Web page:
## Breaking the Span Assumption Yields Fast Finite-Sum Minimization

Part of: Advances in Neural Information Processing Systems 31 (NIPS 2018) pre-proceedings

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### Conference Event Type: Poster

### Abstract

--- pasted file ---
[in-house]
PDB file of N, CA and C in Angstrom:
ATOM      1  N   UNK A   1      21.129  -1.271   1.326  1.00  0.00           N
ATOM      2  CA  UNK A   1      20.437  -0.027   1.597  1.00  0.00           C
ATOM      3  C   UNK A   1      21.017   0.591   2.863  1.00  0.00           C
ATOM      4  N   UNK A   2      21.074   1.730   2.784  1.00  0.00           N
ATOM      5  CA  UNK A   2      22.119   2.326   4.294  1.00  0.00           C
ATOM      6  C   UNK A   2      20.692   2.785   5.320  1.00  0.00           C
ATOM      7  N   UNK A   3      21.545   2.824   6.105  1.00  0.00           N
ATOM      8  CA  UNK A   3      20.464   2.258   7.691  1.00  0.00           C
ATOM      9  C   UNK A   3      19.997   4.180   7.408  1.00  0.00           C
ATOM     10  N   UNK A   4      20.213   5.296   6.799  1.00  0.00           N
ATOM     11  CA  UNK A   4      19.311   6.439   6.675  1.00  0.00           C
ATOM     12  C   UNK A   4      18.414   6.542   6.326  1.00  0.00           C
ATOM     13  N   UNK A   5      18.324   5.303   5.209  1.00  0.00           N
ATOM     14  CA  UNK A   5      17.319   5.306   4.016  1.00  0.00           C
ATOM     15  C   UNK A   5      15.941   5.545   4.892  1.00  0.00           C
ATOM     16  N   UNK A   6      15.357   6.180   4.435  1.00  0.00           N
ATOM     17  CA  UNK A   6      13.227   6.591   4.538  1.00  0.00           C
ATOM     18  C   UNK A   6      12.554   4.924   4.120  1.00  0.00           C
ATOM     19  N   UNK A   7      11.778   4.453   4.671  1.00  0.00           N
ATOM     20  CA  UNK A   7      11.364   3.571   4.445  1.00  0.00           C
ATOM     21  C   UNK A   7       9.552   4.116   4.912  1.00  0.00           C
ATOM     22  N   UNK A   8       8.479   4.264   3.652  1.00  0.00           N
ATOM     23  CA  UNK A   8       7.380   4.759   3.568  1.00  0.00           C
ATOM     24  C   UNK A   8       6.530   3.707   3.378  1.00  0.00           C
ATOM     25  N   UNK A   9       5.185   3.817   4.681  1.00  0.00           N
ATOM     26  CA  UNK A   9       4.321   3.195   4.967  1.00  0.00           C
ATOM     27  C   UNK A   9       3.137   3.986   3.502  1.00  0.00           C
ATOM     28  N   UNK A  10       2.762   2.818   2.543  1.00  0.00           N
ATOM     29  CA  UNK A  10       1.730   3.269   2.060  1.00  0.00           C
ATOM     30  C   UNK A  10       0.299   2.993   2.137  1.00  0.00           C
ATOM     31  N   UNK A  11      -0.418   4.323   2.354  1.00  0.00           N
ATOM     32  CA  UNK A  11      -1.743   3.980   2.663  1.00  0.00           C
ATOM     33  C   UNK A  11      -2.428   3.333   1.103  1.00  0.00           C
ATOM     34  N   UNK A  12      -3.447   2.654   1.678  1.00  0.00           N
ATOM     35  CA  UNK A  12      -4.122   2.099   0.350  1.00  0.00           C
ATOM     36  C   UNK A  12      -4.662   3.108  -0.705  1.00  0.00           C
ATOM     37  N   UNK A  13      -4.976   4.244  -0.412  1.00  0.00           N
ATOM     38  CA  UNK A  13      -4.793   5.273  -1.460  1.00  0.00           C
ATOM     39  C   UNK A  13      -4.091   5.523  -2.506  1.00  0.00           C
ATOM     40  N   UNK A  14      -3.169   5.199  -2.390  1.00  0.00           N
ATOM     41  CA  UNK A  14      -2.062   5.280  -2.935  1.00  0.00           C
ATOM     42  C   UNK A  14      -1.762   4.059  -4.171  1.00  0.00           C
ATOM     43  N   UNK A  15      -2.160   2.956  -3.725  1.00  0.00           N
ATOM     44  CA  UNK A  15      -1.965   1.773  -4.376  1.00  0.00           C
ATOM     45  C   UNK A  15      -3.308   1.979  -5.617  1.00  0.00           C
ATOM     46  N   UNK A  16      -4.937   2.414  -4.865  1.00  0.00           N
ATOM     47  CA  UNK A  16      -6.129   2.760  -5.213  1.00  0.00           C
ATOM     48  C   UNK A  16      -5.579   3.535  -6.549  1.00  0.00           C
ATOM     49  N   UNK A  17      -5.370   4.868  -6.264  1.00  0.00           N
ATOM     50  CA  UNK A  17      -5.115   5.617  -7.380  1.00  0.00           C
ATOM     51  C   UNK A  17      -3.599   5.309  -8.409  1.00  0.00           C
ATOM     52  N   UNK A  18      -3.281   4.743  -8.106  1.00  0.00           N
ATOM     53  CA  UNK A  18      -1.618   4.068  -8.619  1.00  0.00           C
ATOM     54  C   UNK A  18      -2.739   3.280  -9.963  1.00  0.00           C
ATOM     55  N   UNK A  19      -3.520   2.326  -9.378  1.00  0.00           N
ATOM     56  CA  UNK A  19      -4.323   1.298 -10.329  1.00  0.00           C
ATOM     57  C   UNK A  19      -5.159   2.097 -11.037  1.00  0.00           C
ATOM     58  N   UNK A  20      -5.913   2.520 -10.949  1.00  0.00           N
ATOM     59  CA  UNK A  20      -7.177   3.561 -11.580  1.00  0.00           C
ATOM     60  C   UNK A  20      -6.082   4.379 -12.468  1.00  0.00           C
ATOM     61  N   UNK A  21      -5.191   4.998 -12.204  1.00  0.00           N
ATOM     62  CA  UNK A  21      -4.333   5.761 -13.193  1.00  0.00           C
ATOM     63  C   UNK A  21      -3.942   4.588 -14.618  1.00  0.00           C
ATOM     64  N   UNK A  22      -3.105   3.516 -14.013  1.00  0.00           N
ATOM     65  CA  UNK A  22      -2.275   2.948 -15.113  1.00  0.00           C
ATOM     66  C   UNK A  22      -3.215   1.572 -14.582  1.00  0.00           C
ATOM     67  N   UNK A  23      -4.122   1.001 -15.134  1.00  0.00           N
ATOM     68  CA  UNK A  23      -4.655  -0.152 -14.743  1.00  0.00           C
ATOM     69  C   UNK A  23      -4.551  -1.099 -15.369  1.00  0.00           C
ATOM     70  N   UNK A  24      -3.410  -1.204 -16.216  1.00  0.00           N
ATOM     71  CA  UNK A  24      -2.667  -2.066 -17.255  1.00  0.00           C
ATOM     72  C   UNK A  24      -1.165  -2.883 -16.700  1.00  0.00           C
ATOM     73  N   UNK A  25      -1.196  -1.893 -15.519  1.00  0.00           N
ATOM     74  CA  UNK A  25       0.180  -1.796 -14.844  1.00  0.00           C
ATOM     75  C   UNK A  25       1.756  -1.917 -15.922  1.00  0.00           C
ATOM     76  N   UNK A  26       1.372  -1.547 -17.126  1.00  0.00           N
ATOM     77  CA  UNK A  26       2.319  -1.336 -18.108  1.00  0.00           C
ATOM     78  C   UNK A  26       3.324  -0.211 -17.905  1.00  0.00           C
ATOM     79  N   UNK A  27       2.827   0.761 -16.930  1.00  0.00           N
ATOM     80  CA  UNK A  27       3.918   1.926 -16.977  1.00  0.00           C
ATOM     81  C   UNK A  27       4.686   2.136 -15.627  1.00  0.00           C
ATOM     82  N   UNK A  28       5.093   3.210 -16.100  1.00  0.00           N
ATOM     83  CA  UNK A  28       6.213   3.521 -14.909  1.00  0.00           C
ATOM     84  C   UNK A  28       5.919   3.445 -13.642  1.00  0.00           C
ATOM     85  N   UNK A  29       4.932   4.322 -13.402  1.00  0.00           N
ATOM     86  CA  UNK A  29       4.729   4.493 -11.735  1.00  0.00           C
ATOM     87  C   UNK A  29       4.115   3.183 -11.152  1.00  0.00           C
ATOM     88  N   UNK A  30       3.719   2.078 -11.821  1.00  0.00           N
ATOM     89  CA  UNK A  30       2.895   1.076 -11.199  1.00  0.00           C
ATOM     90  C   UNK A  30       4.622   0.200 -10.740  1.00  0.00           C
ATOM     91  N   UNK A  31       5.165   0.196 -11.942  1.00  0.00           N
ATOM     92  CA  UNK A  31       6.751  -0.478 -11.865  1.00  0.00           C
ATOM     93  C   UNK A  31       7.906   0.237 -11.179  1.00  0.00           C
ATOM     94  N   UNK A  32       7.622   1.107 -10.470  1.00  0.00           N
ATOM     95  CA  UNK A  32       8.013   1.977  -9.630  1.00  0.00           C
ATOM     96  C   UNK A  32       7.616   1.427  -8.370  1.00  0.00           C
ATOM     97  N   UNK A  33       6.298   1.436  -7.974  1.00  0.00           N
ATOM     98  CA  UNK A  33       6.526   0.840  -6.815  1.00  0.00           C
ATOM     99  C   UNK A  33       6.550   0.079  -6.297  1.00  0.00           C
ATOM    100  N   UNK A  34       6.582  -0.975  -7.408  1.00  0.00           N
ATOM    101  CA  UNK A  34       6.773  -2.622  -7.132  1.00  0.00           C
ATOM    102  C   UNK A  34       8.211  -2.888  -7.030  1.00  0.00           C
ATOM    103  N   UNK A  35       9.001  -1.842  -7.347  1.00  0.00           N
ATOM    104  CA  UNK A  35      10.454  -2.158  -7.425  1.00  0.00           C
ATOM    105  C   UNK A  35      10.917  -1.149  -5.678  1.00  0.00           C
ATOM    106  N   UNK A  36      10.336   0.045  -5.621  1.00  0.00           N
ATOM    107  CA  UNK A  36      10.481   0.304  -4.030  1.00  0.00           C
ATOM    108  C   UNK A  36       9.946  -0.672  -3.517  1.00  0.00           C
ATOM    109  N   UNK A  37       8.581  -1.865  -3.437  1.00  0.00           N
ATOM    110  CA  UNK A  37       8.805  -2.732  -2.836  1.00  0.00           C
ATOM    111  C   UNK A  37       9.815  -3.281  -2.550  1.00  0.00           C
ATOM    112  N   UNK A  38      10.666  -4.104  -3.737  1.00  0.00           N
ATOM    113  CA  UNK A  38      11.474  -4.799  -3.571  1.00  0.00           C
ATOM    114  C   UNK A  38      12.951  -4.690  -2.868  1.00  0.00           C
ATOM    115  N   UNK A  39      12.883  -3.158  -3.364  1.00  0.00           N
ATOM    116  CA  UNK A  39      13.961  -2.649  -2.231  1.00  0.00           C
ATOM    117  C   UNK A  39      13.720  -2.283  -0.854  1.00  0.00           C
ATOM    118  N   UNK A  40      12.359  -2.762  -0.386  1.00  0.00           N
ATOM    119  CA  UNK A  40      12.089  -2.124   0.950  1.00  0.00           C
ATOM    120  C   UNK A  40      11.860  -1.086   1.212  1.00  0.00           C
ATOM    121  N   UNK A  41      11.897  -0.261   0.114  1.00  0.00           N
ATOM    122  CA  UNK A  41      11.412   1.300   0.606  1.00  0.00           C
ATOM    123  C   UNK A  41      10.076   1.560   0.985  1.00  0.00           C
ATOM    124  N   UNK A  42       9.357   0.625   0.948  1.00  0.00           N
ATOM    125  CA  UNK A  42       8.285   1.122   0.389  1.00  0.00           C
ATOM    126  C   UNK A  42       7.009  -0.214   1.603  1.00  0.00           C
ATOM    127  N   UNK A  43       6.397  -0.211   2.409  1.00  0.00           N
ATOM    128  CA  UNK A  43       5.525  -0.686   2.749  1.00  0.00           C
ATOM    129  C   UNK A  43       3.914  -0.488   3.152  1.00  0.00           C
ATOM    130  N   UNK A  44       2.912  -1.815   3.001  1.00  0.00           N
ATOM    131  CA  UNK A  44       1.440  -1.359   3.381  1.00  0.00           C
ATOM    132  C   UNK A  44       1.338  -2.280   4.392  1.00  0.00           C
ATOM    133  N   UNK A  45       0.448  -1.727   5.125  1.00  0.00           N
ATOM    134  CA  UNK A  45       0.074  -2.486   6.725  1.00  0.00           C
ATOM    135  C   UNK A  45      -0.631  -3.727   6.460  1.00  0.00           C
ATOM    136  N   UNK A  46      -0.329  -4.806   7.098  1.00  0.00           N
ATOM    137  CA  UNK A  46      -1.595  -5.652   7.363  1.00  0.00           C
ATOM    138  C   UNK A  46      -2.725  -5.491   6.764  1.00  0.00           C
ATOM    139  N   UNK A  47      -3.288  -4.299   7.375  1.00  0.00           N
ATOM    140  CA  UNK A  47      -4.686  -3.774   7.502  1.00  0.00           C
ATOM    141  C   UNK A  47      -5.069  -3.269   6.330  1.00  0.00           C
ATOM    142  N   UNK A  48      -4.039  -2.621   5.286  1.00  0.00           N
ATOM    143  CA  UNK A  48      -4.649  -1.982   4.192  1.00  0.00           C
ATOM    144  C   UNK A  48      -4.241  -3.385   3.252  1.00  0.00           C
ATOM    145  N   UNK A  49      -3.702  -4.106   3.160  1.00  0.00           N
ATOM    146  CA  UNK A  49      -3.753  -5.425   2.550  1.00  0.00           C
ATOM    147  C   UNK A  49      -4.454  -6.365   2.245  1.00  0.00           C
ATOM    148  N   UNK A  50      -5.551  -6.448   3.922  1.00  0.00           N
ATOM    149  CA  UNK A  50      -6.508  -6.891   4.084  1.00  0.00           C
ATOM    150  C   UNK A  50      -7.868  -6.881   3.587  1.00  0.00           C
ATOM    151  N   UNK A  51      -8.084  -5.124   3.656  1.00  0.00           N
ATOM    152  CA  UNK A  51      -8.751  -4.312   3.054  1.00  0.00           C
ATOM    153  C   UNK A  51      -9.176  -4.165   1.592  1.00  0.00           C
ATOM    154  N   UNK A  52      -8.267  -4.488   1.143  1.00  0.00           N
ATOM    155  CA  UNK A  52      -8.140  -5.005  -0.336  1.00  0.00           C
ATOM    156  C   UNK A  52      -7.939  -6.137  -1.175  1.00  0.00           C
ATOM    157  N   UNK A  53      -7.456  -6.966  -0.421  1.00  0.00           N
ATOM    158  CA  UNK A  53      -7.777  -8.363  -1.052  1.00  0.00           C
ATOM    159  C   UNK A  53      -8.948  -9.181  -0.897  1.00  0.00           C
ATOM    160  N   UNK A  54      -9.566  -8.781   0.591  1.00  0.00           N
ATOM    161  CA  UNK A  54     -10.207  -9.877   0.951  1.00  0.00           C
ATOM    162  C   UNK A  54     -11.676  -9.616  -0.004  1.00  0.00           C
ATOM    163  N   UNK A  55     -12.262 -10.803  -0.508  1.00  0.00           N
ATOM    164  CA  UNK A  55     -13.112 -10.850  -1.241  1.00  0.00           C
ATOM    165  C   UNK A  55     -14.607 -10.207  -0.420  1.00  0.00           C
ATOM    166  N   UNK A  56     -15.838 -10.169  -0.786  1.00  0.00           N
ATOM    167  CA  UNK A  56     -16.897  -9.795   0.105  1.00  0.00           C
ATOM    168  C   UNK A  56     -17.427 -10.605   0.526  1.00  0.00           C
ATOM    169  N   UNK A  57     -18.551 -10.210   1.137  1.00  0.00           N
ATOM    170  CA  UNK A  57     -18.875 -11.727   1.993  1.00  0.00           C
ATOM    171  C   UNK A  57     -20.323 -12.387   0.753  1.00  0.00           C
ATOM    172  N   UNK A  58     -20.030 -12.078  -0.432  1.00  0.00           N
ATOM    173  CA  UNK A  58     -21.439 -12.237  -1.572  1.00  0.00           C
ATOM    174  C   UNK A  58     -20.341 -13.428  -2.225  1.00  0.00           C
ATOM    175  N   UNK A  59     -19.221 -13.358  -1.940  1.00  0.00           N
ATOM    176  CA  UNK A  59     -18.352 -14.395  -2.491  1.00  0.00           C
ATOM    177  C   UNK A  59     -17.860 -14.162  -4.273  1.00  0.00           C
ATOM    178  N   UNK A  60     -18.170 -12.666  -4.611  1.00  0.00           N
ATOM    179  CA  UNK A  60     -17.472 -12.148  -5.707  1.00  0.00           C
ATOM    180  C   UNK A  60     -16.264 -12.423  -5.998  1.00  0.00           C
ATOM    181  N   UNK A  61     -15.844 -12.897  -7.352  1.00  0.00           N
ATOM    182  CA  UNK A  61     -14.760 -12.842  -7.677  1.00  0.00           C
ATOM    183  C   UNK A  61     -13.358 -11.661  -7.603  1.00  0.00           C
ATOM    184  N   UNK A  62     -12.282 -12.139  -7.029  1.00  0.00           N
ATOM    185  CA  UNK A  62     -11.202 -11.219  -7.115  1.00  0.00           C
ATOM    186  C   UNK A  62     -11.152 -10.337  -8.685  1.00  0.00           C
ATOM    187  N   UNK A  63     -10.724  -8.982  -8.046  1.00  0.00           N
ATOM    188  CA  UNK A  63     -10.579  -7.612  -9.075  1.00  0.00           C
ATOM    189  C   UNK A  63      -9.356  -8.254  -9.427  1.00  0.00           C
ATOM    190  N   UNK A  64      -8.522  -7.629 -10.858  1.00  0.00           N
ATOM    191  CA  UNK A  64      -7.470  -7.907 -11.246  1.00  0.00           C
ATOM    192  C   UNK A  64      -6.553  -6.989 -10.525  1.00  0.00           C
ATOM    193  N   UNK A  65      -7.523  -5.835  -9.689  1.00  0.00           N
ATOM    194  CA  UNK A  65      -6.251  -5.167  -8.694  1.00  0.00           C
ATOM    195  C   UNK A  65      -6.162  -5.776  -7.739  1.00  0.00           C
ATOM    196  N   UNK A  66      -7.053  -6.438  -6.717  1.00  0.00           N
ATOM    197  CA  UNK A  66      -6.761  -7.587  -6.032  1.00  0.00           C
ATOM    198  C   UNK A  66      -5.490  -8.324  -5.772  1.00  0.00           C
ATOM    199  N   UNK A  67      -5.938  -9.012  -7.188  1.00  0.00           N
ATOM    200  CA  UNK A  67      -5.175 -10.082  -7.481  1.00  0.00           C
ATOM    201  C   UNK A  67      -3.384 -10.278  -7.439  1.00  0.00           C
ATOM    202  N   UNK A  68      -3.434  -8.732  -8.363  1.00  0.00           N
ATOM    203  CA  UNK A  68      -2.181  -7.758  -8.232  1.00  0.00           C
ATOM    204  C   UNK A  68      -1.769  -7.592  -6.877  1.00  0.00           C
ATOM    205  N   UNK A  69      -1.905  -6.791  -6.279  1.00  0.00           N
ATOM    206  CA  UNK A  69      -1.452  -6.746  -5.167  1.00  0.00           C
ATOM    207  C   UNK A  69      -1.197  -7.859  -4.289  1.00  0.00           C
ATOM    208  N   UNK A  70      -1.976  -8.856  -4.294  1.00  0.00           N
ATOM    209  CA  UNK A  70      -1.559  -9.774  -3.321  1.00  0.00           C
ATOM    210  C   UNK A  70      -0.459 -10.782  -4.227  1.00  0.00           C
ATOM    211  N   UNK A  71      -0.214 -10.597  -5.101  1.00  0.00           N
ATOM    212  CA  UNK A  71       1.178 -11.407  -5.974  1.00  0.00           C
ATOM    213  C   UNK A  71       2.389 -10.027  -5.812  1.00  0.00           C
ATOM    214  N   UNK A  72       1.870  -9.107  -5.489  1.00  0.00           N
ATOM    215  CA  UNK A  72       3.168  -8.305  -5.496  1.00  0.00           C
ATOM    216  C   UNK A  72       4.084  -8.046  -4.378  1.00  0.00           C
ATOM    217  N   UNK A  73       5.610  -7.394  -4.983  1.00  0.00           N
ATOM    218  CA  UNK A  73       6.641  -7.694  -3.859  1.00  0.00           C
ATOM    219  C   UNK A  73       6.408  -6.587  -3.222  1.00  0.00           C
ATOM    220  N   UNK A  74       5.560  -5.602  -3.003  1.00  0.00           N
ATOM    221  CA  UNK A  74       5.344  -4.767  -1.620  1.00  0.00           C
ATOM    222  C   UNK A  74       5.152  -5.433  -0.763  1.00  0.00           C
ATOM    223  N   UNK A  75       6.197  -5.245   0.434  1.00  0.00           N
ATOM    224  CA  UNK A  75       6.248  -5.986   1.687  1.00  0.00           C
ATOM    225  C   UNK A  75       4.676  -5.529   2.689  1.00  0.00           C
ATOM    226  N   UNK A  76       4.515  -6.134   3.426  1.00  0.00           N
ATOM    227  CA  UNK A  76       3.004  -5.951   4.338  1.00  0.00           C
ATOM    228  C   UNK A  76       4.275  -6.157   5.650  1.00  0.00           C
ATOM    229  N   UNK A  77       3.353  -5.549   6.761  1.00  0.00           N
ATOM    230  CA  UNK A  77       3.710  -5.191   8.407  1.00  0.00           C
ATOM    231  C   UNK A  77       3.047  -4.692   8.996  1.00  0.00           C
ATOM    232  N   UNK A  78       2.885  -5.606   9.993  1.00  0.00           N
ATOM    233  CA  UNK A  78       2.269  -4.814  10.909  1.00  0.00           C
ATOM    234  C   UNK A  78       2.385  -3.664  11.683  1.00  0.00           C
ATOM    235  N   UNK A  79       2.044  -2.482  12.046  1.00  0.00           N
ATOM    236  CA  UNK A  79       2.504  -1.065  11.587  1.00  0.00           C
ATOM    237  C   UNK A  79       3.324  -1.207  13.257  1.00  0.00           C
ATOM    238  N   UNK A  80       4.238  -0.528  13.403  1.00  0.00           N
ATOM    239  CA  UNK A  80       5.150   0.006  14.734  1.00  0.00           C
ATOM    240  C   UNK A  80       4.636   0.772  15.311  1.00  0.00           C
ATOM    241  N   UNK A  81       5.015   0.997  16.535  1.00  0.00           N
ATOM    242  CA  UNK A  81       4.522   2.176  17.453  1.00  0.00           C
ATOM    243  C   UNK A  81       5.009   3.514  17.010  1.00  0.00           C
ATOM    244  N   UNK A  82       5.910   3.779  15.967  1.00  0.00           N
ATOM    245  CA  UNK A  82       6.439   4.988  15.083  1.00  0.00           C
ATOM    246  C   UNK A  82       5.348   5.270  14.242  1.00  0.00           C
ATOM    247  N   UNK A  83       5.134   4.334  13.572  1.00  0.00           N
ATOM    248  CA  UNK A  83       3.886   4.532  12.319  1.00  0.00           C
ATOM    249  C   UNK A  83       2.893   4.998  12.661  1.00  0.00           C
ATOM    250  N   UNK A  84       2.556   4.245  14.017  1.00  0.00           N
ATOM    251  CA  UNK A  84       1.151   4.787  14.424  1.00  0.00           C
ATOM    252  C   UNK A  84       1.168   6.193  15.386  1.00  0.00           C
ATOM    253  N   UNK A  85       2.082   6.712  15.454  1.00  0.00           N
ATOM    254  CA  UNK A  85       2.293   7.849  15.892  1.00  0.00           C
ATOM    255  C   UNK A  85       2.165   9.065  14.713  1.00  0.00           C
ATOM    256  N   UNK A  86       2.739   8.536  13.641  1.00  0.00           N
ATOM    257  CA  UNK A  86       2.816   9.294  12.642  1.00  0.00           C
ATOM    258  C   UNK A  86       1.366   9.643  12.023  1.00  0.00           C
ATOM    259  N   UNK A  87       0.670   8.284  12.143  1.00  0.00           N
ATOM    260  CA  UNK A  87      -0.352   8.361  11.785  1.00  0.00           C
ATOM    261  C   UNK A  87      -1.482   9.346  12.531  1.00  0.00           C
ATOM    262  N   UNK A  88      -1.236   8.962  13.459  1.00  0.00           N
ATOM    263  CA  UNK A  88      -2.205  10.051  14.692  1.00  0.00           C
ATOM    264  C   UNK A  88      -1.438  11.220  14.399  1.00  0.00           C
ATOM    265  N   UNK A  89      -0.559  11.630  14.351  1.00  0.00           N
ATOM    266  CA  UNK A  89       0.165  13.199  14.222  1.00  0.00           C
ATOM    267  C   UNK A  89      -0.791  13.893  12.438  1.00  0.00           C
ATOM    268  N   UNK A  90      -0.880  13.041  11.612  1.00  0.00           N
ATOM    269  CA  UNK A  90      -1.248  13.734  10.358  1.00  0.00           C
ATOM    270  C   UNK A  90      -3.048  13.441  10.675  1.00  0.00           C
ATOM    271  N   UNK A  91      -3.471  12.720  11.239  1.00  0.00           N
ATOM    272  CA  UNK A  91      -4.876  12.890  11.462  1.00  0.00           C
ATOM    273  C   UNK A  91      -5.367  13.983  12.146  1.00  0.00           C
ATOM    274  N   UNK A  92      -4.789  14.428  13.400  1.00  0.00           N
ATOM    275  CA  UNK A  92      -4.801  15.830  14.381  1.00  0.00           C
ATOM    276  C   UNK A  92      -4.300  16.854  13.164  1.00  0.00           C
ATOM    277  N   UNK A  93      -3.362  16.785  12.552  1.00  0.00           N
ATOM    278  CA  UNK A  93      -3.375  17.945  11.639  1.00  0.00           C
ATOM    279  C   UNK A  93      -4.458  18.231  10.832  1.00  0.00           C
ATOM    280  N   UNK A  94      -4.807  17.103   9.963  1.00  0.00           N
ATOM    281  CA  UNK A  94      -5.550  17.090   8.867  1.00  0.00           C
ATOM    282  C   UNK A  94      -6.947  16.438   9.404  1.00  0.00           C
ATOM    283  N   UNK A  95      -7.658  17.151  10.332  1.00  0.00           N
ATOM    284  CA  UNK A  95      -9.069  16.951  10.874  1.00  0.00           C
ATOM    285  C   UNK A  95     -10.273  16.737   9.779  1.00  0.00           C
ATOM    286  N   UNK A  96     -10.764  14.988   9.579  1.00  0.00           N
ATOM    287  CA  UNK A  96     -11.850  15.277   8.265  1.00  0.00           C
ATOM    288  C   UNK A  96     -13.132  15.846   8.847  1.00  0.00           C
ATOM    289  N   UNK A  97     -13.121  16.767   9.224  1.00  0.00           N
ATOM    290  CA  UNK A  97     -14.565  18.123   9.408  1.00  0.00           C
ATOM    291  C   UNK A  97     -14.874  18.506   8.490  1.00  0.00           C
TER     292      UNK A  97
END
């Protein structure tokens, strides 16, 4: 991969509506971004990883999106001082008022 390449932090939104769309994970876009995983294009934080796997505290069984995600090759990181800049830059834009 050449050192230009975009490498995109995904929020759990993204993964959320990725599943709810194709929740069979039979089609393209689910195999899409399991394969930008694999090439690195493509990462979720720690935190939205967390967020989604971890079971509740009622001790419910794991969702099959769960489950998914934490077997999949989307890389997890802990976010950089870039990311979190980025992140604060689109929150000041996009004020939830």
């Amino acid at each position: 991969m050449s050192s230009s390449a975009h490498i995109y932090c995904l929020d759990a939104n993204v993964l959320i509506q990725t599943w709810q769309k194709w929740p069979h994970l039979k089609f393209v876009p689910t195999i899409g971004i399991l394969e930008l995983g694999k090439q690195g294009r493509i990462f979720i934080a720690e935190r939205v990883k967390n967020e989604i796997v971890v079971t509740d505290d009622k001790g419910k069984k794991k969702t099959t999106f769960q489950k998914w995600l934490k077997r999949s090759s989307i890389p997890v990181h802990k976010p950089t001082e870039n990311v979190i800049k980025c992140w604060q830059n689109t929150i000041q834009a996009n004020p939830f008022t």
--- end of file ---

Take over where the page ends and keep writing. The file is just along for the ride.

In this paper, we show that SVRG and SARAH can be modified to be fundamentally faster than all of the other standard algorithms that minimize the sum of $n$ smooth functions, such as SAGA, SAG, SDCA, and SDCA without duality. Most finite sum algorithms follow what we call the ``span assumption'': Their updates are in the span of a sequence of component gradients chosen in a random IID fashion. In the big data regime, where the condition number $\kappa=O(n)$, the span assumption prevents algorithms from converging to an approximate solution of accuracy $\epsilon$ in less than $n\ln(1/\epsilon)$ iterations. SVRG and SARAH do not follow the span assumption since they are updated with a hybrid of full-gradient and component-gradient information. We show that because of this, they can be up to $\Omega(1+(\ln(n/\kappa))_+)$ times faster. In particular, to obtain an accuracy $\epsilon = 1/n^\alpha$ for $\kappa=n^\beta$ and $\alpha,\beta\in(0,1)$, modified SVRG requires $O(n)$ iterations, whereas algorithms that follow the span assumption require $O(n\ln(n))$ iterations. Moreover, we present lower bound results that show this speedup is optimal, and provide analysis to help explain why this speedup exists. With the understanding that the span assumption is a point of weakness of finite sum algorithms, future work may purposefully exploit this to yield faster algorithms in the big data regime.